For this week’s artist, I experienced something that is a very different and radical use of art yet conveys a heartwarming feel. To begin, the work of this artist is not something I personally consider “traditional art” like previously such as drawings, paintings, etc. – it is of photography. The artist, Juliette Angulo, deals with photos that she personally took herself of her sister in the U.S. Air Force over a two year span. This ranges from the time her sister was back in basic training to her recent departure last November to a nine-month deployment to Kuwait. I suddenly felt how distinctive her works are from previous exhibits as her works deal with real life photos instead of abstract and representational paintings. To me, there was no more interpretation or thinking, these photos get straight to the point and show it as it is. For Juliette’s work to also be considered art intrigued me immensely. However, it didn’t stop there.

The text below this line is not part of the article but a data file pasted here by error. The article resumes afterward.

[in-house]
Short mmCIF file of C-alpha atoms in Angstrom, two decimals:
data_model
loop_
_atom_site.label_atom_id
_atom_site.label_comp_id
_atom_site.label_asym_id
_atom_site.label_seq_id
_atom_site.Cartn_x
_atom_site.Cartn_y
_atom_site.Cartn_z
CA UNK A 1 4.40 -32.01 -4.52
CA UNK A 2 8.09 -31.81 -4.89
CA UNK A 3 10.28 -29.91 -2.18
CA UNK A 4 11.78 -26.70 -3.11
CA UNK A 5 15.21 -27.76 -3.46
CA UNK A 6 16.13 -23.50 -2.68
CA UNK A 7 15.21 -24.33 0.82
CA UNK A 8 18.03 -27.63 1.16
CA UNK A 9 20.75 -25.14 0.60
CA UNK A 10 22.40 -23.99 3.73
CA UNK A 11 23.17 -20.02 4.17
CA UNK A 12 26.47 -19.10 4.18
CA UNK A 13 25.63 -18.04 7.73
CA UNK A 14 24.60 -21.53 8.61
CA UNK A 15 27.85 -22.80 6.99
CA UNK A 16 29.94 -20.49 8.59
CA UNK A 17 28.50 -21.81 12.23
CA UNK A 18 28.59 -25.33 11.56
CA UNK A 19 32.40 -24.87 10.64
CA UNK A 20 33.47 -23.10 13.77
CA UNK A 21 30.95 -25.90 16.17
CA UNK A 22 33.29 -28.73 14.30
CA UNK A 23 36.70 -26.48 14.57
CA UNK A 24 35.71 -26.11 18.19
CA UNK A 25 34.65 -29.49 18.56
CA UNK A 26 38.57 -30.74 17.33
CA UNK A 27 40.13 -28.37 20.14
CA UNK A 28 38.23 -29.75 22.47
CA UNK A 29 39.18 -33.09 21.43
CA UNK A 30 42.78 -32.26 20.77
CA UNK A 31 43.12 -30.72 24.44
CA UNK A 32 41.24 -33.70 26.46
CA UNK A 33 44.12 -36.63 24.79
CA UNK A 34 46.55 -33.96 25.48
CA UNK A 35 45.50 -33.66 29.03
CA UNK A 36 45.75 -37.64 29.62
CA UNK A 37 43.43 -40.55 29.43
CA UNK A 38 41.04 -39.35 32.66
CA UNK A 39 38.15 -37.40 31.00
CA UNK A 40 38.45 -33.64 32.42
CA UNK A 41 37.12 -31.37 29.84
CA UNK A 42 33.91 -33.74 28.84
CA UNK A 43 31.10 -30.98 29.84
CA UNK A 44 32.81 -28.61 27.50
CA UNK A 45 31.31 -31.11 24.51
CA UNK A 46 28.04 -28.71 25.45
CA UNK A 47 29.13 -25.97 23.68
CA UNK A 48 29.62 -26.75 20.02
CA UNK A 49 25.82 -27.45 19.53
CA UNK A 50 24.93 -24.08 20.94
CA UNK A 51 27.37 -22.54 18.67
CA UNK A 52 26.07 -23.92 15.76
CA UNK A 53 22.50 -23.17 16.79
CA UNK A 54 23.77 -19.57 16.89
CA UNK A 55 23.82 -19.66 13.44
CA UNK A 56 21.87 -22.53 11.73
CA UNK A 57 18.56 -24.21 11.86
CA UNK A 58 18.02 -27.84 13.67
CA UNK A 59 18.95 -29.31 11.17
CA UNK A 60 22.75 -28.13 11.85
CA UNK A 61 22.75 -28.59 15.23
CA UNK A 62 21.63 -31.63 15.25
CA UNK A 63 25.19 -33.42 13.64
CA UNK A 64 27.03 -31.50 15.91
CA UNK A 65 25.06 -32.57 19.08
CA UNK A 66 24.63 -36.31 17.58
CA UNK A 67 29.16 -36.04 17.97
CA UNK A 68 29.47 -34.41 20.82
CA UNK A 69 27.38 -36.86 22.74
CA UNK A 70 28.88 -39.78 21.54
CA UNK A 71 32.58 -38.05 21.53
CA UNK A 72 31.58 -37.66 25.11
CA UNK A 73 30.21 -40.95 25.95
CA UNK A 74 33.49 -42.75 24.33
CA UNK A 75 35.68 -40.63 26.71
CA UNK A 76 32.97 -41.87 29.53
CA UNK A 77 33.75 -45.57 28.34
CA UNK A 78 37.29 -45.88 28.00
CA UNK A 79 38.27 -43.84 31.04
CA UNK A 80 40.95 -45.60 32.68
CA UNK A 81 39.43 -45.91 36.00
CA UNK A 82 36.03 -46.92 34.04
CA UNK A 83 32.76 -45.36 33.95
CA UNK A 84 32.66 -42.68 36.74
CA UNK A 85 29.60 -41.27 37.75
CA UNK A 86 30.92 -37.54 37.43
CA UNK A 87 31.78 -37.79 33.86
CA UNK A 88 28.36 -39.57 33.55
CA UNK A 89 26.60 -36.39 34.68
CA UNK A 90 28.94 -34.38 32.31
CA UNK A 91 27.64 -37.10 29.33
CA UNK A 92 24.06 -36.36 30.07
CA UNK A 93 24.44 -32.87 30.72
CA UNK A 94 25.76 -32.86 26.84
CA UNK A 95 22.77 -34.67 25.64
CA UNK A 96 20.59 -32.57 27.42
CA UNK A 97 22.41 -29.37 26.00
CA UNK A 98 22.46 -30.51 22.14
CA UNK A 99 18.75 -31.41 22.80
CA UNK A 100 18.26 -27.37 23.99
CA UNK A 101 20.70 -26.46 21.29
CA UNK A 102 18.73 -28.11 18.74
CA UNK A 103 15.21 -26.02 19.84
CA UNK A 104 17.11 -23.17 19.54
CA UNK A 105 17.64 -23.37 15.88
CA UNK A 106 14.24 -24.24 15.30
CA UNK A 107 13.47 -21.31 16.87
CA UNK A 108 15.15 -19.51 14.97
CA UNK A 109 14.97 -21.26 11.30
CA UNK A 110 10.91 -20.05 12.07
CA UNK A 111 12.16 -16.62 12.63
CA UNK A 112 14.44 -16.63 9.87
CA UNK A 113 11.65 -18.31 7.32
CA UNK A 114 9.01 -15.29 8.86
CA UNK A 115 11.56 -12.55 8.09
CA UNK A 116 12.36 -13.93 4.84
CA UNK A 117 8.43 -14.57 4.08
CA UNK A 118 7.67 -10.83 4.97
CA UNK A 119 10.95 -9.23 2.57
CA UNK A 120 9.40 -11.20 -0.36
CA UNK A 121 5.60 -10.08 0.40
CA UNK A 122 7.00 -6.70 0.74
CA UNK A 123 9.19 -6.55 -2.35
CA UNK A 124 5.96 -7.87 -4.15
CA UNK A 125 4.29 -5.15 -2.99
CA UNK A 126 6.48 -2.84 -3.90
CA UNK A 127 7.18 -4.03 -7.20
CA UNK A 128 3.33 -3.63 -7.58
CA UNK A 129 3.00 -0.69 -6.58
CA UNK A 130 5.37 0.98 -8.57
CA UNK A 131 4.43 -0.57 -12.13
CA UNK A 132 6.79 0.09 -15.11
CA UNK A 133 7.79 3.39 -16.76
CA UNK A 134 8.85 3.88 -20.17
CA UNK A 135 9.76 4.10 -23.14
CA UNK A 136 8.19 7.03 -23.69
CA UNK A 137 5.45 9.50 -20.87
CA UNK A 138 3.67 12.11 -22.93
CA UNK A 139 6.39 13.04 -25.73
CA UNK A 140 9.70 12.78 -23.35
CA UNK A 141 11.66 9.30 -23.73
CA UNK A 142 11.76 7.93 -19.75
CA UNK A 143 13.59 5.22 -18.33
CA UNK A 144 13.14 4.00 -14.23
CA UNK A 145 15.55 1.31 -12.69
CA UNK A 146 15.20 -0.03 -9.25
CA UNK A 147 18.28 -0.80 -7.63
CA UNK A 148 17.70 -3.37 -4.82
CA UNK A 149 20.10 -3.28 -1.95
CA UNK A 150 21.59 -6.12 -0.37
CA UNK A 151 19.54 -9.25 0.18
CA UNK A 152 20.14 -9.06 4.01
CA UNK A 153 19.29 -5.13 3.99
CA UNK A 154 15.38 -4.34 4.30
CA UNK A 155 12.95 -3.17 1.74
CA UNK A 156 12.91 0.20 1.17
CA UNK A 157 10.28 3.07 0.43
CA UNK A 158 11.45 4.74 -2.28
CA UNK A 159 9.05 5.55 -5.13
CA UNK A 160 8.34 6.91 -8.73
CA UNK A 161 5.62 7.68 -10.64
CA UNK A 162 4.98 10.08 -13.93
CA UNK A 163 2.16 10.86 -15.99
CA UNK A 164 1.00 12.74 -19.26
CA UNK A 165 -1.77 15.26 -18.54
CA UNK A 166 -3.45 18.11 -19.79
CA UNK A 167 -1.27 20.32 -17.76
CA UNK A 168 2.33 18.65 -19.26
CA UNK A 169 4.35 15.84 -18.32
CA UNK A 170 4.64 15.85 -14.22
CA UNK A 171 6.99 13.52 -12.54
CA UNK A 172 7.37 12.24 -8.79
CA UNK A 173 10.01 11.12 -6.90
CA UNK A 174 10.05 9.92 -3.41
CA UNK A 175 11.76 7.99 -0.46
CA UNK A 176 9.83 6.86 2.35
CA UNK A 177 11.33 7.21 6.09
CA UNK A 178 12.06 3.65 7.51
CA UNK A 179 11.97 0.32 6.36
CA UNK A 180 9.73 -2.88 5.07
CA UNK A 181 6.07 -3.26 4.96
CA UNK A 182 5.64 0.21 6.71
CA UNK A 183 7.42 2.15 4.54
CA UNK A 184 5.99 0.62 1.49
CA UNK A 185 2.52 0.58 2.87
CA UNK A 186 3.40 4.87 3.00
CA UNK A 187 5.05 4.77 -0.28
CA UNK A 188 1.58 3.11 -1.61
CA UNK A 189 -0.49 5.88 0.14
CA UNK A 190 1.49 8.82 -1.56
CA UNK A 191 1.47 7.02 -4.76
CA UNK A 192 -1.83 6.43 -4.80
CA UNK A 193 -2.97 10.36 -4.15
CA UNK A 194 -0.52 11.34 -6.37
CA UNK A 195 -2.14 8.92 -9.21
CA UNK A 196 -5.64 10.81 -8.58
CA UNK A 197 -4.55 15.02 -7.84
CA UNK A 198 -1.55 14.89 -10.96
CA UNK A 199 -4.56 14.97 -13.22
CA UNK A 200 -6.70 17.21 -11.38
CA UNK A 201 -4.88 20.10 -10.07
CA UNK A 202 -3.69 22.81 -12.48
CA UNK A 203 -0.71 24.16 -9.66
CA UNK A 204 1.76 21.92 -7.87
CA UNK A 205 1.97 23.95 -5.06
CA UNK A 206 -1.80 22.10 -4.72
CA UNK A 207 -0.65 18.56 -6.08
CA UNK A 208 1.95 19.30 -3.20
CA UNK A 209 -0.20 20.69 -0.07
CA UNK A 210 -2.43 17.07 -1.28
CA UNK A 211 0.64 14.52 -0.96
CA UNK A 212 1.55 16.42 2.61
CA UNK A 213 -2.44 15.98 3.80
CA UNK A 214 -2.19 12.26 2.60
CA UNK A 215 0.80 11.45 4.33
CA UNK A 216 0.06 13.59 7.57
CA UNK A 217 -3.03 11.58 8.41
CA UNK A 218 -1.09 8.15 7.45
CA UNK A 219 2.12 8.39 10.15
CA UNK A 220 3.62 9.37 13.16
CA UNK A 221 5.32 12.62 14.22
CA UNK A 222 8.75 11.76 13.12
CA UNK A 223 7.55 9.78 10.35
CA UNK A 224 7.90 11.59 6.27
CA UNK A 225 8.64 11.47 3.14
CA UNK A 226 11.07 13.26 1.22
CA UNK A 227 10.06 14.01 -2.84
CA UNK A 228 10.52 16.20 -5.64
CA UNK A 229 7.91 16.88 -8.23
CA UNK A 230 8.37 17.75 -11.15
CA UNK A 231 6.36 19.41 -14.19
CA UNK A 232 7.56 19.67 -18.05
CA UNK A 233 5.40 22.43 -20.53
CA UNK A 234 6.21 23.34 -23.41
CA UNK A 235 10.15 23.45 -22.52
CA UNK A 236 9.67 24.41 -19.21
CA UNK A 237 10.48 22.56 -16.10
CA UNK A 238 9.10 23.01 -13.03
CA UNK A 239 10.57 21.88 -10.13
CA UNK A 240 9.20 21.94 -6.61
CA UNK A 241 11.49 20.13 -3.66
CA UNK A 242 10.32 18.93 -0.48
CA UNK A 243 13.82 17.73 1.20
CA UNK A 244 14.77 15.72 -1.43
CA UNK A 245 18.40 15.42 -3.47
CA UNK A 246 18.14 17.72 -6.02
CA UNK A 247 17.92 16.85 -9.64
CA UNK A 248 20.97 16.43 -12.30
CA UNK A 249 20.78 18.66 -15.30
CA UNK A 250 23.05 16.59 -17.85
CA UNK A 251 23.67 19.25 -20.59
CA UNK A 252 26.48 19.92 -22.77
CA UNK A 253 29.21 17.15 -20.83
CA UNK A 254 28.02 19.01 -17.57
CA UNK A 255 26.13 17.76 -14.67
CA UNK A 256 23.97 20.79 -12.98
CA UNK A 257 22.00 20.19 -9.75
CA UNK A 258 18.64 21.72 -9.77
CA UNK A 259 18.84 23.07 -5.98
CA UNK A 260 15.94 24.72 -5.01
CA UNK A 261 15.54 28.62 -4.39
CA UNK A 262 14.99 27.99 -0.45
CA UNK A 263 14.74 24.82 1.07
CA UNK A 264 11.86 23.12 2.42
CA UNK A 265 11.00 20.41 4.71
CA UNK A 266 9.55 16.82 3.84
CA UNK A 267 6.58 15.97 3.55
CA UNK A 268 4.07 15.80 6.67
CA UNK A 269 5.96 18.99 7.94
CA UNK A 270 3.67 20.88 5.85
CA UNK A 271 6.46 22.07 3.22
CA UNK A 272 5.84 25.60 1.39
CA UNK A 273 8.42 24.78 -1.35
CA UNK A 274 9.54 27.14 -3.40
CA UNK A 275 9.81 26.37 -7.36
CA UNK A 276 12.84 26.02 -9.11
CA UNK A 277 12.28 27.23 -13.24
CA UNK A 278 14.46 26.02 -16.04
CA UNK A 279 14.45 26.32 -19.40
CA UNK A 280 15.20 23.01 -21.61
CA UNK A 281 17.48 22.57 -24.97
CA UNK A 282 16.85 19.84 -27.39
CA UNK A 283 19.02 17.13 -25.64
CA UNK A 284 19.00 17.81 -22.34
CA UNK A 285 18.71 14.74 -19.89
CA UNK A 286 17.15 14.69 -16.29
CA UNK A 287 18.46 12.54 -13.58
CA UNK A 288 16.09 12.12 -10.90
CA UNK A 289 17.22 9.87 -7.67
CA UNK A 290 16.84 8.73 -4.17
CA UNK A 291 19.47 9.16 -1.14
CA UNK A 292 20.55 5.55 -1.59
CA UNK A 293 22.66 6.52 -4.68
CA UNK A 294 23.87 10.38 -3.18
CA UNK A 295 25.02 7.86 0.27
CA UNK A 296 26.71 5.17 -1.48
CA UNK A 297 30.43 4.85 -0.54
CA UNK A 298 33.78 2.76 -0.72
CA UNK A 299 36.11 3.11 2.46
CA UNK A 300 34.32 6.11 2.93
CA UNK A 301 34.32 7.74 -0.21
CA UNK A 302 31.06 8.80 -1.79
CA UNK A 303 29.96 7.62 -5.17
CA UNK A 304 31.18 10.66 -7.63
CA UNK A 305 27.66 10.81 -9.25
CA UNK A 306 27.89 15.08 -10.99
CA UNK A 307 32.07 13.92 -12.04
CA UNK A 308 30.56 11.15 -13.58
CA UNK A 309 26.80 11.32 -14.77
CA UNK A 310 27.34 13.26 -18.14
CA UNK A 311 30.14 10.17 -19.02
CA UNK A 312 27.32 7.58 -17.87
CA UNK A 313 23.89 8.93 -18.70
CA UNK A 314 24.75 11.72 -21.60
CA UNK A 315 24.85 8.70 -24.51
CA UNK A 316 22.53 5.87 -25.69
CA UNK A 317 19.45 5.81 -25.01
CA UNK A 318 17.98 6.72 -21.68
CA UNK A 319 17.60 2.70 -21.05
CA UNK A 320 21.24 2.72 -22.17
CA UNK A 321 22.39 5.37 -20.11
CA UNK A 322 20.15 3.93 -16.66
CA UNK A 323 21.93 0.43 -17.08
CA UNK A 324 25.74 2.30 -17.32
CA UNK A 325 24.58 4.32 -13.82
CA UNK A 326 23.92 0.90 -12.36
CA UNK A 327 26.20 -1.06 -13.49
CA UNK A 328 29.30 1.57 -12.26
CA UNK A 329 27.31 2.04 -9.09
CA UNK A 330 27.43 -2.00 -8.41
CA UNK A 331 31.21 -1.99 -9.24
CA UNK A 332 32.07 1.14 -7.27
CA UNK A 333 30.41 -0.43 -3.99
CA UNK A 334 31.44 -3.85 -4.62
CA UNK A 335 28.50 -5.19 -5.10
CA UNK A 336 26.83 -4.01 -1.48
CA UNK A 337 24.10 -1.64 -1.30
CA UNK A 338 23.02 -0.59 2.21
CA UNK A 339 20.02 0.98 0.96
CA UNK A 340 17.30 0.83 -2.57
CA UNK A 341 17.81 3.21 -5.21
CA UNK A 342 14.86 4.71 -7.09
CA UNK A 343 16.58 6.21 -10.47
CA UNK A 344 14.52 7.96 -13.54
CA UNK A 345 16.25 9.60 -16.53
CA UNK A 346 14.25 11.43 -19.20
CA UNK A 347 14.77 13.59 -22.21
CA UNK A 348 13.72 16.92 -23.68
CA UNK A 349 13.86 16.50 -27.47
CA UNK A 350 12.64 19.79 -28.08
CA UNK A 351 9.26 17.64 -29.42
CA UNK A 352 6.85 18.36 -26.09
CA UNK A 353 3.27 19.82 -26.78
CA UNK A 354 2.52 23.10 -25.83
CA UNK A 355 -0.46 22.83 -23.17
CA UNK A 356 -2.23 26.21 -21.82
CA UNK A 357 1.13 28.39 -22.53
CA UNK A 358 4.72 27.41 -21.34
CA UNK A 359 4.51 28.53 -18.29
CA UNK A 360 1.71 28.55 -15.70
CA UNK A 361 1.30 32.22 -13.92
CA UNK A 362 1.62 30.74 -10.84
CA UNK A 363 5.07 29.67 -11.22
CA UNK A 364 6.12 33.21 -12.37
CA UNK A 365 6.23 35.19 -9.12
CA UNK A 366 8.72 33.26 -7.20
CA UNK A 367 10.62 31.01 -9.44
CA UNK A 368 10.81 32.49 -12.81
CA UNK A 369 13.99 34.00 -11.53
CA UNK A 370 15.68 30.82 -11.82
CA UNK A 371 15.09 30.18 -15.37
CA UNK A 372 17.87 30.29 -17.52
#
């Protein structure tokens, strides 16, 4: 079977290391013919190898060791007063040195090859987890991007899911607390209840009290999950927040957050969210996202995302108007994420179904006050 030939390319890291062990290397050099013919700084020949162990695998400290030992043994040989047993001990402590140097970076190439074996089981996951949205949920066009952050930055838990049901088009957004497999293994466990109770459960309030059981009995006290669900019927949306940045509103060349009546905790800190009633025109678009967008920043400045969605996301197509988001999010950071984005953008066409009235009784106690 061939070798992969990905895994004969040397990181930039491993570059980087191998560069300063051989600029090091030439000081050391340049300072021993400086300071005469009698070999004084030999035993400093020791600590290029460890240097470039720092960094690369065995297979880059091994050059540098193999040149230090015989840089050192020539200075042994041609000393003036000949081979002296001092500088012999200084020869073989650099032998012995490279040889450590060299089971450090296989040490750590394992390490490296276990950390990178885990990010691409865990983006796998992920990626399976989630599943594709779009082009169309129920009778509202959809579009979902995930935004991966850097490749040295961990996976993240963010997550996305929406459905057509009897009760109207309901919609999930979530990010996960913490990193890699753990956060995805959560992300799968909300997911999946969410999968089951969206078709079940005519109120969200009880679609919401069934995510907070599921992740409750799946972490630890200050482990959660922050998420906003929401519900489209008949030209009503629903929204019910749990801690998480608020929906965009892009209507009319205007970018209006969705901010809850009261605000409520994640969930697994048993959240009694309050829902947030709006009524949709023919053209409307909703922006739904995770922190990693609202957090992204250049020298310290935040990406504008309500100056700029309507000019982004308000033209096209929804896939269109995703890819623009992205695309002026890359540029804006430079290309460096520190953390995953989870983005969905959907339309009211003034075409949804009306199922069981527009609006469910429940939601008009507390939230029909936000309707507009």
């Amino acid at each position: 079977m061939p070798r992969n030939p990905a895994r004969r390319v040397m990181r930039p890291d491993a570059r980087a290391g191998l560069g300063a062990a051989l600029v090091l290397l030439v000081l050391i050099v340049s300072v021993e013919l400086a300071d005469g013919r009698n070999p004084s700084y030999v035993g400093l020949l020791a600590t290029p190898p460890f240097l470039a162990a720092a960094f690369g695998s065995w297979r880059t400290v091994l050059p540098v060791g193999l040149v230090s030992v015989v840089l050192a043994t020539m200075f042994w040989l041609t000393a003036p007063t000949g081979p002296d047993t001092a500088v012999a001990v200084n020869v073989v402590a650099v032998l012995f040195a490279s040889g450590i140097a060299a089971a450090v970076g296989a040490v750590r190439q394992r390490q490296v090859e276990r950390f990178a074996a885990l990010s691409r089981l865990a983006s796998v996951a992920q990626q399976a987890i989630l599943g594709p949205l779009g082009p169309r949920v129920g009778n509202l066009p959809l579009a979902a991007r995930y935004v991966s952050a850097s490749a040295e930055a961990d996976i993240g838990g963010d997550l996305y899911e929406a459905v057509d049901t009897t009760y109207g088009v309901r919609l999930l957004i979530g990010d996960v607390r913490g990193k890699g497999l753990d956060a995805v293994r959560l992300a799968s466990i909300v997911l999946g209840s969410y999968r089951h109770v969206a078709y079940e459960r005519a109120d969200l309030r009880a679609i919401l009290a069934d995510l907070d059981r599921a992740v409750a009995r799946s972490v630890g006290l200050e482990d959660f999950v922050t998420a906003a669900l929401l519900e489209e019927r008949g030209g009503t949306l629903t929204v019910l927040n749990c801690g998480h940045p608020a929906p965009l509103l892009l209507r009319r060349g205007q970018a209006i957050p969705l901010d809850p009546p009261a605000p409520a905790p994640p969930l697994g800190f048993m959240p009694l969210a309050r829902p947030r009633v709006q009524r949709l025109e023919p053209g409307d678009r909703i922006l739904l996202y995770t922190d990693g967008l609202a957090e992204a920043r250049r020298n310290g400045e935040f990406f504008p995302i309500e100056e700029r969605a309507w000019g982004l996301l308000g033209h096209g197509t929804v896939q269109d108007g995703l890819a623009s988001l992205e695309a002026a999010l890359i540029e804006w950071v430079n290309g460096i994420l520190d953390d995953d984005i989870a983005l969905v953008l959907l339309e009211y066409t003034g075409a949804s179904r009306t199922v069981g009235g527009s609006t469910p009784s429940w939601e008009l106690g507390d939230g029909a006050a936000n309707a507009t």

Juliette’s work is a connection to her sister that makes it very personal to her. Her sister works on the infamous Apache attack helicopters, which I couldn’t help but start thinking how cool she was after I heard it. Additionally, the photos were placed and arranged in a chronological order of the pictures taken of the events that happened around the room. I feel like that was a nicely executed idea because it clearly presents the feel of a coherent timeline of the events taken place to the viewers. But without a doubt the most distinctive feature of her photos are that though all of them shown are of her sister, she never actually appears on the photos. This is because of an ingenious idea where only her sister is cut out of each and every photo shown leaving a blank space showing the wall instead of where her sister should be appearing. Juliette did this to creatively and cleverly represent and express her sister’s absence from home for long periods of time in real life due to her military service. That was truly something I have never experienced before.